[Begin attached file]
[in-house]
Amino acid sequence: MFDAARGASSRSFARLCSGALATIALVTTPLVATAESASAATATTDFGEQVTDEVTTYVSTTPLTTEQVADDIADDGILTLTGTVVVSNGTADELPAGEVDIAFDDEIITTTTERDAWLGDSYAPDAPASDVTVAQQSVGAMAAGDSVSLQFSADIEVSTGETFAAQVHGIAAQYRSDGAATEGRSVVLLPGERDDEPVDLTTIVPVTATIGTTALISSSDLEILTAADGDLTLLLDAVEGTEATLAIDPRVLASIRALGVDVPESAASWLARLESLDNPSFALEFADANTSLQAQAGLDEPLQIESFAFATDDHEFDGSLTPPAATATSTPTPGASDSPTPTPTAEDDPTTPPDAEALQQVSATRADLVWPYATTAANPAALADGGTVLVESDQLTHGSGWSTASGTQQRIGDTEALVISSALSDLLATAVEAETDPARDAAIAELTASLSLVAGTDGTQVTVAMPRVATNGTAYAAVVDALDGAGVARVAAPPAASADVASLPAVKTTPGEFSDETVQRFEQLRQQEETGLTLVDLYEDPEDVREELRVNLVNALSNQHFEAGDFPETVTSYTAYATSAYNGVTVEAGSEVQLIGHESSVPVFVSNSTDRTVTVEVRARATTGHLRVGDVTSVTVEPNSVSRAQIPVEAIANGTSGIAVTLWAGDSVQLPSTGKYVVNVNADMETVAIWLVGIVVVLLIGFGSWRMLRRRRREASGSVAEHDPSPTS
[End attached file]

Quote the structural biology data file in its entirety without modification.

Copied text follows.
[in-house]
Amino acid sequence: MFDAARGASSRSFARLCSGALATIALVTTPLVATAESASAATATTDFGEQVTDEVTTYVSTTPLTTEQVADDIADDGILTLTGTVVVSNGTADELPAGEVDIAFDDEIITTTTERDAWLGDSYAPDAPASDVTVAQQSVGAMAAGDSVSLQFSADIEVSTGETFAAQVHGIAAQYRSDGAATEGRSVVLLPGERDDEPVDLTTIVPVTATIGTTALISSSDLEILTAADGDLTLLLDAVEGTEATLAIDPRVLASIRALGVDVPESAASWLARLESLDNPSFALEFADANTSLQAQAGLDEPLQIESFAFATDDHEFDGSLTPPAATATSTPTPGASDSPTPTPTAEDDPTTPPDAEALQQVSATRADLVWPYATTAANPAALADGGTVLVESDQLTHGSGWSTASGTQQRIGDTEALVISSALSDLLATAVEAETDPARDAAIAELTASLSLVAGTDGTQVTVAMPRVATNGTAYAAVVDALDGAGVARVAAPPAASADVASLPAVKTTPGEFSDETVQRFEQLRQQEETGLTLVDLYEDPEDVREELRVNLVNALSNQHFEAGDFPETVTSYTAYATSAYNGVTVEAGSEVQLIGHESSVPVFVSNSTDRTVTVEVRARATTGHLRVGDVTSVTVEPNSVSRAQIPVEAIANGTSGIAVTLWAGDSVQLPSTGKYVVNVNADMETVAIWLVGIVVVLLIGFGSWRMLRRRRREASGSVAEHDPSPTS